Since the start of the Ukraine situation, and Crimea, the Canadian Government has been pushing for a stronger military response while backing their NATO allies in both Eastern Europe and the Baltic States. However, Canada is amongst the trailing countries who fail to spend NATO’s requirement of 2% of GDP. In fact, the Canadians are spending just a little over 1% of their current GDP.

As a matter of fact, only four countries are spending the required 2%: the United States, the United Kingdom, Greece and Estonia. Unfortunately, the Russians are once again demonstrating their willingness to re-expand their country. While the last few months was played through some proxy wars, mainly pro-Russian separatists, the recent incursion of armored columns in Ukraine backed by rockets clearly demonstrated Russia’s intentions.

Canada has been leading from for the front on the Ukraine situation since it began. The Conservative government justifiably sent CF-18s to Romania in early May, which are now stationed in Lithuania to patrol near the Russian border. The Army also sent paratroopers and other ground elements into Poland to train with the Polish and American soldiers. The Navy also sent a Canadian warship to boost NATO’s presence in the Black Sea.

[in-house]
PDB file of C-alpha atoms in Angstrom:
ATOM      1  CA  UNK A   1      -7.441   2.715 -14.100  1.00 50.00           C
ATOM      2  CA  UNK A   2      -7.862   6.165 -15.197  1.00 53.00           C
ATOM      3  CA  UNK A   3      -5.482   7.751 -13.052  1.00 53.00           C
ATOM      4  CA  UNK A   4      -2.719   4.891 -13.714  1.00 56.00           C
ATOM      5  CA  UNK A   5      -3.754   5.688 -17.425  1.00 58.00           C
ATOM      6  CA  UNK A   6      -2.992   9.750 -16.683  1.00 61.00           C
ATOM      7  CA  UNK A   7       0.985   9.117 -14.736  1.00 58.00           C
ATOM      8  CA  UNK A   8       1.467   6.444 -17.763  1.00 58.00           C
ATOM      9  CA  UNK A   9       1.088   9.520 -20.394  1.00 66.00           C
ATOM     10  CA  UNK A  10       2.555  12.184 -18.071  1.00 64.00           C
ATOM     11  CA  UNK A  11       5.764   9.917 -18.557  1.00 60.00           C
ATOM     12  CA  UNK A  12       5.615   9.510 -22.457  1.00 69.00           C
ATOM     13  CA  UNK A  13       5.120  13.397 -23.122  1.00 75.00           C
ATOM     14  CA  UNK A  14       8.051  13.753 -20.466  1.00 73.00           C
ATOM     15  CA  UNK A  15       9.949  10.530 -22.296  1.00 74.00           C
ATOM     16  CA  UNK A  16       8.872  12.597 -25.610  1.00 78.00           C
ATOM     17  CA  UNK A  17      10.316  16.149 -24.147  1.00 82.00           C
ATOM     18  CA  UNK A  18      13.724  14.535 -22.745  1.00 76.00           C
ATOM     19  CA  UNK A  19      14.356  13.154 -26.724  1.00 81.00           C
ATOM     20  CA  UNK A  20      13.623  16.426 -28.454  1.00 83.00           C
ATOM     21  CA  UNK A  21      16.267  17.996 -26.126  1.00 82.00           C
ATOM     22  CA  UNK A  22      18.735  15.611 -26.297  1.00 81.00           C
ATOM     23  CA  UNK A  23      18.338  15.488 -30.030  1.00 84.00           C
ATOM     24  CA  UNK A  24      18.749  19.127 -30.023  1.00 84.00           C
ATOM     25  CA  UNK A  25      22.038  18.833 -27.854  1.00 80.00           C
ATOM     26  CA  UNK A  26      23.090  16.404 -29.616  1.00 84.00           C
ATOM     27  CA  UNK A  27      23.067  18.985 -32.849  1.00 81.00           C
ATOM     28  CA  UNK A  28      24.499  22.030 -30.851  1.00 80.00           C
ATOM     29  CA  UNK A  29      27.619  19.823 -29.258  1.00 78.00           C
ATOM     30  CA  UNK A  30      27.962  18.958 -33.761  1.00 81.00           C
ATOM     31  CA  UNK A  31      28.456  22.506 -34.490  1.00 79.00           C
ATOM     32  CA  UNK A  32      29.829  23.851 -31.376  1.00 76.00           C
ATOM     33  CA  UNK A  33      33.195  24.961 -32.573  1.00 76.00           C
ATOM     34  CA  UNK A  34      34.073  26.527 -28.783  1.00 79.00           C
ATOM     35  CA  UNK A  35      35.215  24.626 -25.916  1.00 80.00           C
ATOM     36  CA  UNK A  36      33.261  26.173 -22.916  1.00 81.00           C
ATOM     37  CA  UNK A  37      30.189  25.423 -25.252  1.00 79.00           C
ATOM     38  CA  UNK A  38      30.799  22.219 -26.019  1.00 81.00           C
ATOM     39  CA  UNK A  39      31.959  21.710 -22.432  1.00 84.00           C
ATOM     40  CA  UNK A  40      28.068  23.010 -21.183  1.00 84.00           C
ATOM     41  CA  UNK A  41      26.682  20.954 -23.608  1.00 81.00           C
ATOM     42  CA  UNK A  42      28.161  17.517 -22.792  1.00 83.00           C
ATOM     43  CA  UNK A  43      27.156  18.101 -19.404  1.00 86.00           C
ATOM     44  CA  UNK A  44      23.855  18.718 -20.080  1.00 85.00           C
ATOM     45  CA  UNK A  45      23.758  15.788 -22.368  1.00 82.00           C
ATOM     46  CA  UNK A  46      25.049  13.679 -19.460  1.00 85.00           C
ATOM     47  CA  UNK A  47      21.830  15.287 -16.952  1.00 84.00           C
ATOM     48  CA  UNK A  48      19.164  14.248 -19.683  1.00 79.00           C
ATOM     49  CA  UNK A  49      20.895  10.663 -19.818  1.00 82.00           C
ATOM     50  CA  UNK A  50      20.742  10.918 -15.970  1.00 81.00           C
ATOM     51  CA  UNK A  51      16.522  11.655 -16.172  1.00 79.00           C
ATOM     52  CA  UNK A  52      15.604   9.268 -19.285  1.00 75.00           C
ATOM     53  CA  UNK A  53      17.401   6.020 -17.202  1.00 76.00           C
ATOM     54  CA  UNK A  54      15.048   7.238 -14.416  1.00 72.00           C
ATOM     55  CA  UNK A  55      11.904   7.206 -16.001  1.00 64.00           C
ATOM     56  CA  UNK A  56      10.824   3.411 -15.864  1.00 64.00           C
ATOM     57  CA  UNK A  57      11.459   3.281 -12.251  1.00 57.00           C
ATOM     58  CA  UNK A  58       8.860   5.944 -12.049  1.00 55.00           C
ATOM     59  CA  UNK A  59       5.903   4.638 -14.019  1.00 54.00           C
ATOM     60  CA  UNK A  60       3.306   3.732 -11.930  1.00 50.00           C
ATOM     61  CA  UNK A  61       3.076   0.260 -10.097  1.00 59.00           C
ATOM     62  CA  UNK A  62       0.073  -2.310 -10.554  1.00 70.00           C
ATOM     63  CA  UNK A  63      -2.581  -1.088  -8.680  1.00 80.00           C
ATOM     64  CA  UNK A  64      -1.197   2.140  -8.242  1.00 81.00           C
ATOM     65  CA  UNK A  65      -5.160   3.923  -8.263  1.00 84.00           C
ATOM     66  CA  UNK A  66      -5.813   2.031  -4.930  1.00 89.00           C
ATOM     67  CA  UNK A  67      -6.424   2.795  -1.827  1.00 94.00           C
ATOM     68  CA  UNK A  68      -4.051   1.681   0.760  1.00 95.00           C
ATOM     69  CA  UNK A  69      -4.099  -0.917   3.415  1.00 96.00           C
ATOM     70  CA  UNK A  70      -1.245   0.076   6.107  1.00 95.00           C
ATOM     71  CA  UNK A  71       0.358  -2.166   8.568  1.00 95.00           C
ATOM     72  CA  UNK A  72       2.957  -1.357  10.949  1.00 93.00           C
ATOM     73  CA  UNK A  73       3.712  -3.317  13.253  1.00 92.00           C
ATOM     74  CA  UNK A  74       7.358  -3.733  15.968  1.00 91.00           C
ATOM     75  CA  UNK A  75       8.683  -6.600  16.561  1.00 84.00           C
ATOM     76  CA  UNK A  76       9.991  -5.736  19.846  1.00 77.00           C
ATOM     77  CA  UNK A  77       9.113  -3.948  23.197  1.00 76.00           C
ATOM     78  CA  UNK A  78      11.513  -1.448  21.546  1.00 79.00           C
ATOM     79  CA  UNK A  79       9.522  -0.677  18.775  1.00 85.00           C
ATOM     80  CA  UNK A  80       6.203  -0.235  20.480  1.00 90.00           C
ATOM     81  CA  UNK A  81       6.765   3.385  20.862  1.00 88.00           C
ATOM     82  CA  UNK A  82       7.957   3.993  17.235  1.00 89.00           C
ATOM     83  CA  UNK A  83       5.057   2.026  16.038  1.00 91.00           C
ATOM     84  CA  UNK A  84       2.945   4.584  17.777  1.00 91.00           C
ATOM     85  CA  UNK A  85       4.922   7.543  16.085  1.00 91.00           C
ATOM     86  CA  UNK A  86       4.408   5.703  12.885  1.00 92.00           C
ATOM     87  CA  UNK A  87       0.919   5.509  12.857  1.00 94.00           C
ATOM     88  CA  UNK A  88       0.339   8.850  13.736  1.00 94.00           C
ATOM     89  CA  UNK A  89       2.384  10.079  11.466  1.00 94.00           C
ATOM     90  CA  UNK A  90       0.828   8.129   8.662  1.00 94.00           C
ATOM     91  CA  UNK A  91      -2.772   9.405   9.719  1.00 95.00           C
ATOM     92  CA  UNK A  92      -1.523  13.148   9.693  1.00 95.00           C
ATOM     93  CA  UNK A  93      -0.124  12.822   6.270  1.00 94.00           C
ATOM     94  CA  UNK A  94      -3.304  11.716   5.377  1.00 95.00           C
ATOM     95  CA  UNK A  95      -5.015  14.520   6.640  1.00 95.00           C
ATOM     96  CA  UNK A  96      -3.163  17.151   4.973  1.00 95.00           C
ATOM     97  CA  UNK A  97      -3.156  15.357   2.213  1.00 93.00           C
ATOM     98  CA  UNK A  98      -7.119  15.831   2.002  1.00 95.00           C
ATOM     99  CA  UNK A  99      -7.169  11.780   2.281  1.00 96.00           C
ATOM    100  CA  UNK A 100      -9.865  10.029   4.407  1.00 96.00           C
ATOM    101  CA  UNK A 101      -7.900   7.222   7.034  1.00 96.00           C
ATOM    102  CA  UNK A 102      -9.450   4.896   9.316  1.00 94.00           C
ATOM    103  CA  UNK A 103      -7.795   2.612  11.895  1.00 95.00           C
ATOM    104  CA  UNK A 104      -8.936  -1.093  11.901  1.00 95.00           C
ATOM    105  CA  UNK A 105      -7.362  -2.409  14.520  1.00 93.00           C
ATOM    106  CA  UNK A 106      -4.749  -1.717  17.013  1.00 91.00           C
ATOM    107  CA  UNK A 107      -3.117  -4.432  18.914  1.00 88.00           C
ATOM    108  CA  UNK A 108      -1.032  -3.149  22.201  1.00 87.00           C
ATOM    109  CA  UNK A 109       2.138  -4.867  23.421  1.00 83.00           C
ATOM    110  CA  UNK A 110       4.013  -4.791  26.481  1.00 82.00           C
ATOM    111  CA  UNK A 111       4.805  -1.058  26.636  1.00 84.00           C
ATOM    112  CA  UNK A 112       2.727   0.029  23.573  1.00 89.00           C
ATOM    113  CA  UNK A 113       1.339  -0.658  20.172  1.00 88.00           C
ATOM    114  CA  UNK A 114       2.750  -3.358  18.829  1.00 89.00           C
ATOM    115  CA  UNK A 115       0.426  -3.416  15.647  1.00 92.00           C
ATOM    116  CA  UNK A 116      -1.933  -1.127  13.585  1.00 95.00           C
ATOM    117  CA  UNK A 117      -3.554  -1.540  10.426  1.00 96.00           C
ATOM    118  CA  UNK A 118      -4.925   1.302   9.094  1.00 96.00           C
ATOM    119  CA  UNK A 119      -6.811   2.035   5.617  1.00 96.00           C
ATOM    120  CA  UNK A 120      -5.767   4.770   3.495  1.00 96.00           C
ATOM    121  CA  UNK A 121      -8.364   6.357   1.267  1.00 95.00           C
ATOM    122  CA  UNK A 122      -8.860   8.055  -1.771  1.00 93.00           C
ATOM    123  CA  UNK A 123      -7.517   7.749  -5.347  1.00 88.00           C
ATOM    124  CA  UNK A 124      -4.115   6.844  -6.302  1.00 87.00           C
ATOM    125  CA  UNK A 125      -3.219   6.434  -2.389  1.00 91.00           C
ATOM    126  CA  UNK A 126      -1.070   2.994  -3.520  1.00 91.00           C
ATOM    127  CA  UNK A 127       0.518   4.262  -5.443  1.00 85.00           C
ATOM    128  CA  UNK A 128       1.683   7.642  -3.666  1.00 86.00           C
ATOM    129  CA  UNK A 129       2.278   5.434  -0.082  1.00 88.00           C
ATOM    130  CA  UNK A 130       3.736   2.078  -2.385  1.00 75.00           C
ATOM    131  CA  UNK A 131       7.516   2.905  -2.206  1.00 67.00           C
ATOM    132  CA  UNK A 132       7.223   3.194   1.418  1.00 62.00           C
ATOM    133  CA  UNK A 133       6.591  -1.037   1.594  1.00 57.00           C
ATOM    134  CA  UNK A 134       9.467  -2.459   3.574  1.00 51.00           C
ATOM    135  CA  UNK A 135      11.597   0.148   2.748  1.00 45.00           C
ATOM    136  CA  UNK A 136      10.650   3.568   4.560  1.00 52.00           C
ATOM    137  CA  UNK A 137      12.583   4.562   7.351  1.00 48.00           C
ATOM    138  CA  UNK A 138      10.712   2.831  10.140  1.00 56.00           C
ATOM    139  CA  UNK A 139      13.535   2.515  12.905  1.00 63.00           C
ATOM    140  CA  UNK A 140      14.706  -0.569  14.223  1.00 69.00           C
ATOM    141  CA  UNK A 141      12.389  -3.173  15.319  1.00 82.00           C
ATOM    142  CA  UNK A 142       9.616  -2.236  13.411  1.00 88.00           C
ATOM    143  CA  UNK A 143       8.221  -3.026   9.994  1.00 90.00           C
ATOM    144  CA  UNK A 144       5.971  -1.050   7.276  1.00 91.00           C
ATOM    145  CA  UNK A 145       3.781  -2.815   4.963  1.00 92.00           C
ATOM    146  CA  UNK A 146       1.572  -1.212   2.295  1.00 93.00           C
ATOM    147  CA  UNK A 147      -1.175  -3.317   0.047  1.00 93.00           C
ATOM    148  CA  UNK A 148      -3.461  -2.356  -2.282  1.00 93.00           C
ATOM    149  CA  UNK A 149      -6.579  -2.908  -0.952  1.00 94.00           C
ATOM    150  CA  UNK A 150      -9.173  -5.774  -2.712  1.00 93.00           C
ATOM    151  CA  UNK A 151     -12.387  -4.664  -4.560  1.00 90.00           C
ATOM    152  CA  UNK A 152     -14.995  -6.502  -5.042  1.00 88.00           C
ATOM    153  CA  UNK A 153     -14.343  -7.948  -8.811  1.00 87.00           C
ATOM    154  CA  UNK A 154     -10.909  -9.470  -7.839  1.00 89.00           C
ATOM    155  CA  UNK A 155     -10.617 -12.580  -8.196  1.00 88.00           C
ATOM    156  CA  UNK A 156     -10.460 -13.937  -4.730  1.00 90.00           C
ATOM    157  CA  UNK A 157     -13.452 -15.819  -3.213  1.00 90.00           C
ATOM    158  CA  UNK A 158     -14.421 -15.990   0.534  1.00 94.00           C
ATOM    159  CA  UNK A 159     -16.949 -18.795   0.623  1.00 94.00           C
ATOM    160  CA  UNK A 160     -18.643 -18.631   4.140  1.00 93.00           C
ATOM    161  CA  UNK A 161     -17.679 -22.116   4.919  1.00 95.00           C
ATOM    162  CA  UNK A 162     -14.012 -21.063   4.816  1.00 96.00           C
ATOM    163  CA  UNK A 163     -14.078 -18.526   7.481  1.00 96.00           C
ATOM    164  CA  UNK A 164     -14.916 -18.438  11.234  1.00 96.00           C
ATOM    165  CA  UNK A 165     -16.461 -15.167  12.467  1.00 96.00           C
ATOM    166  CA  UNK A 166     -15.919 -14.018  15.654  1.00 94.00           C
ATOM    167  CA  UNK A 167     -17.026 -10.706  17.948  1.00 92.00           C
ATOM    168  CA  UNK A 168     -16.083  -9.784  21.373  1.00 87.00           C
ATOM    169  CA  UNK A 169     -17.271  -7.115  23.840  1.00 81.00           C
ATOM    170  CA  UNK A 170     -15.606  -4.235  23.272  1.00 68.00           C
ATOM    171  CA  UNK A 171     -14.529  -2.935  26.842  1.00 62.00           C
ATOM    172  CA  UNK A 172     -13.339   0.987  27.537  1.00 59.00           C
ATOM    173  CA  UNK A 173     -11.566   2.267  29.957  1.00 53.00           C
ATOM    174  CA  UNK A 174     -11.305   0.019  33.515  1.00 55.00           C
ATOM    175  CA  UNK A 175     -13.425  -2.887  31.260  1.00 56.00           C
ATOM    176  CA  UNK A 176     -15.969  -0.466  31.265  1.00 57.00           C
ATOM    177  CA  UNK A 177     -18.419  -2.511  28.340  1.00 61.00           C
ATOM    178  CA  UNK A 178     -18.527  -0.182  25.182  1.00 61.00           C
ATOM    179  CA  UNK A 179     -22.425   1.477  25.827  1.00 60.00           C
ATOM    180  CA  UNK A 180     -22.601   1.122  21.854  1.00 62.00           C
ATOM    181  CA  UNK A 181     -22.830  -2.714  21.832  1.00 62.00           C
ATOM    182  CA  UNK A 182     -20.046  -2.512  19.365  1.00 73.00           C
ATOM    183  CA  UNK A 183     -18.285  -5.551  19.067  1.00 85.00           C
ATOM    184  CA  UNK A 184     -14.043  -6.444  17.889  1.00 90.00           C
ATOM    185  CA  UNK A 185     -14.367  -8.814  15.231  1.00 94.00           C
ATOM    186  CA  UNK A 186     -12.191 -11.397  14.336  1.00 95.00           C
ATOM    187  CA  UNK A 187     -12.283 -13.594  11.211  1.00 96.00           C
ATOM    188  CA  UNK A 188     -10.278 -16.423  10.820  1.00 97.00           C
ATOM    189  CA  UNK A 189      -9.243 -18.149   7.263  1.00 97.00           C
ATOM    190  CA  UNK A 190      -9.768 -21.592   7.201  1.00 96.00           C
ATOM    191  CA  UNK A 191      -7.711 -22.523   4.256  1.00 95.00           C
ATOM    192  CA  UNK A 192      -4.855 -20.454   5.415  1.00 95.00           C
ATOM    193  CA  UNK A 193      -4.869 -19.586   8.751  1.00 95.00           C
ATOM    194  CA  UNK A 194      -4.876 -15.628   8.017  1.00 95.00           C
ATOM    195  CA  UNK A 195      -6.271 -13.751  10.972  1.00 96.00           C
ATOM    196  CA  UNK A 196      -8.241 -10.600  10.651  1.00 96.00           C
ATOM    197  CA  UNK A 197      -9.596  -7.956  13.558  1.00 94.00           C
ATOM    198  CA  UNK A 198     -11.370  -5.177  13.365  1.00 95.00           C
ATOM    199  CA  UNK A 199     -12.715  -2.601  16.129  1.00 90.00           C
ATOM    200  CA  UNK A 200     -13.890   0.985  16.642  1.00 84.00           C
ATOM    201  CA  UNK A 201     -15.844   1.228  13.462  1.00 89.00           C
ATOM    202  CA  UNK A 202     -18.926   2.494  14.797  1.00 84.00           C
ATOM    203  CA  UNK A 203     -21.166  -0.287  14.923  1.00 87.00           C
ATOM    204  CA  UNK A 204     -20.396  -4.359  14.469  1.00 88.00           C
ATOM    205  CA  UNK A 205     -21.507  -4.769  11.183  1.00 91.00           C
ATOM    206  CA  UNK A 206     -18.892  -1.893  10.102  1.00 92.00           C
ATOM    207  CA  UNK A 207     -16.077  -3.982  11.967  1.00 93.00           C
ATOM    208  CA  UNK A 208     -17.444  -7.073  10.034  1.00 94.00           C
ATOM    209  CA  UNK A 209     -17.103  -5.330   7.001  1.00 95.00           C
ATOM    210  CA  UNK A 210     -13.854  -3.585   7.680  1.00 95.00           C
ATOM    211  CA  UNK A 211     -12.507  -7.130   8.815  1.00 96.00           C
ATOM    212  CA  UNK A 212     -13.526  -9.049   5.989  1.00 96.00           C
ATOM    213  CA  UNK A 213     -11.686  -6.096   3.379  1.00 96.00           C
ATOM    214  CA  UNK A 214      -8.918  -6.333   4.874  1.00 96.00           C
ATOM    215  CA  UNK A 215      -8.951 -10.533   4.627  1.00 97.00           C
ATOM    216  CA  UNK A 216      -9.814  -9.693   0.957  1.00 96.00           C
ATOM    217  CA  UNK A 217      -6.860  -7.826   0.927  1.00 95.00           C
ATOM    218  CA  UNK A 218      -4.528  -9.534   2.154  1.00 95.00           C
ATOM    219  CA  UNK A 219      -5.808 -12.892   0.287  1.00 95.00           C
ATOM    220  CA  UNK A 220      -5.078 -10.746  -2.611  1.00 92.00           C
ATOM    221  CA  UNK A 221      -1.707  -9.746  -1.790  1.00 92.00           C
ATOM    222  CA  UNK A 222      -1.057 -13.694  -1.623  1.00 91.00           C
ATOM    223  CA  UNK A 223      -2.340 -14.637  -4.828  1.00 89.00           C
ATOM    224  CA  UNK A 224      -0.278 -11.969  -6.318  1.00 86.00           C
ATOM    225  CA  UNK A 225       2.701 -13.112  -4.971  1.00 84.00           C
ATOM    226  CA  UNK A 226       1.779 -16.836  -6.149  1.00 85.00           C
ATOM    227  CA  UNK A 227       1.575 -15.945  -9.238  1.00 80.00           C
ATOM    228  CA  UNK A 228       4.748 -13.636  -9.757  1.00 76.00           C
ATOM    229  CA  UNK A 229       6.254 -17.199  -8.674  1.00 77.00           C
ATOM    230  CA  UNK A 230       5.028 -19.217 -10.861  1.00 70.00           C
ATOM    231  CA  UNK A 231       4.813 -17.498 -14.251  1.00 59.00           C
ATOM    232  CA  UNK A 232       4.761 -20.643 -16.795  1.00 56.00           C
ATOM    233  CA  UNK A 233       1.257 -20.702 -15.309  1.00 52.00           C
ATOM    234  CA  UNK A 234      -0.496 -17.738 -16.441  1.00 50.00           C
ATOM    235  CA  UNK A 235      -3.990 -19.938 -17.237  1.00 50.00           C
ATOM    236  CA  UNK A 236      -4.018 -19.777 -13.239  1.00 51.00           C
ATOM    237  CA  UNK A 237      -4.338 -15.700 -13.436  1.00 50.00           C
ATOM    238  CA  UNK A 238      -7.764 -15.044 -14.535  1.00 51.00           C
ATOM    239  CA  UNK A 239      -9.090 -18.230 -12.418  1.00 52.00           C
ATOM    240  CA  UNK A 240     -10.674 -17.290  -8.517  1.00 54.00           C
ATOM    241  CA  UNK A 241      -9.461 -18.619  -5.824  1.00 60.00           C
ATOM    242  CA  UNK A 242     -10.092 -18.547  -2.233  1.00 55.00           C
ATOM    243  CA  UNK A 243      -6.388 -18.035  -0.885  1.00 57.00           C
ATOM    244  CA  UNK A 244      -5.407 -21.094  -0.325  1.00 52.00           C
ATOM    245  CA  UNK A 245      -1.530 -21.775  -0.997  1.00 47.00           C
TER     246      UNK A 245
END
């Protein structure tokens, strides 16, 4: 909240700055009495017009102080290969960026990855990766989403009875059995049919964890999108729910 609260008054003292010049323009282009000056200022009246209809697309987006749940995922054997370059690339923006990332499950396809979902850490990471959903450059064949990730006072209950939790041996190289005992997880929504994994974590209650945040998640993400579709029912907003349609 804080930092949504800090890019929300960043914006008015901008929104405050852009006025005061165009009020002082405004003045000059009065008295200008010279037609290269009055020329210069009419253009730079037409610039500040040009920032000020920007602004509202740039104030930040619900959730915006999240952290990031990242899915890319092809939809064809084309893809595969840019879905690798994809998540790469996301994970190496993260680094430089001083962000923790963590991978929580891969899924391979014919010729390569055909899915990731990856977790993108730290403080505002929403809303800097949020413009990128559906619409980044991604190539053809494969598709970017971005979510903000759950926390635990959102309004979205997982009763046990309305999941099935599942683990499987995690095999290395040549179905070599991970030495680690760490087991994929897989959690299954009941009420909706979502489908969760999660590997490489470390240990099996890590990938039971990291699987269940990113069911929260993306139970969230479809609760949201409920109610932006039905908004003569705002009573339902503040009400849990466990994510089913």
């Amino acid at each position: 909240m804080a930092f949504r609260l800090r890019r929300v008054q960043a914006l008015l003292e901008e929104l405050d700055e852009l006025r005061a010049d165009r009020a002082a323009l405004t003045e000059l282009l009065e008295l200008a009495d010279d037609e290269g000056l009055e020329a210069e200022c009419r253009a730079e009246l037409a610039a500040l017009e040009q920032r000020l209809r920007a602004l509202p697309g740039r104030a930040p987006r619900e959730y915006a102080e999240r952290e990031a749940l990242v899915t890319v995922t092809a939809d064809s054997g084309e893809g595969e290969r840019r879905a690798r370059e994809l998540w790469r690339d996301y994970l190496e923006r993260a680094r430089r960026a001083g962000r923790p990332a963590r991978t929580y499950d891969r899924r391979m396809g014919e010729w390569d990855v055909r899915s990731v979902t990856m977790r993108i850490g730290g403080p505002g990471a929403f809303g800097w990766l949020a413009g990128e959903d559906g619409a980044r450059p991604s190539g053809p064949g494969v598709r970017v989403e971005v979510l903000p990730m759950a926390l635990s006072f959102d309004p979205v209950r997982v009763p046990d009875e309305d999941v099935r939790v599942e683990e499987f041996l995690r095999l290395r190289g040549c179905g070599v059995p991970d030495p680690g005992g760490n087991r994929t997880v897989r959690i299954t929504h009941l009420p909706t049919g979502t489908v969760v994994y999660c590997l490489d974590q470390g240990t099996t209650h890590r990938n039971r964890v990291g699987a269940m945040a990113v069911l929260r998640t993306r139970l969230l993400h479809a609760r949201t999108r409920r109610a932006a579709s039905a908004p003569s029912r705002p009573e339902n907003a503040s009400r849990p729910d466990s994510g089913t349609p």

Photo : Sgt Bern LeBlanc, Affaires publiques de l’Armée canadienne AS2014-0022-001
Soldiers from the 3rd Battalion, Princess Patricia’s Canadian Light Infantry, the U.S. 1-503 Airborne and the Polish 16th Airborne Battalion advance in formation during training at the Czertyn Engineers Training Centre in Poland on May 27, 2014

Having said that, we need to keep in mind that Canada is only spending half of the required NATO GDP expenditure. The big question here is, can Canada back tough talk with Russia based on that 1% GDP expenditure? NATO’s secretary general Rasmussen is trying to bolster the budgets of the trailing countries due to the recent Russian incursions in Ukraine. As a matter of fact, he told CBC host Evan Solomon that, “We have lived in a relatively quiet security environment, but the crisis in Ukraine as well as what we’re now seeing in Syria and Iraq [and] North Africa is a wake-up call. You can compare it with insurance. NATO is… security insurance. And for an insurance you pay a premium. Now the premium has gone up because of this unstable security environment and that’s why we need more defence investments in the coming years.”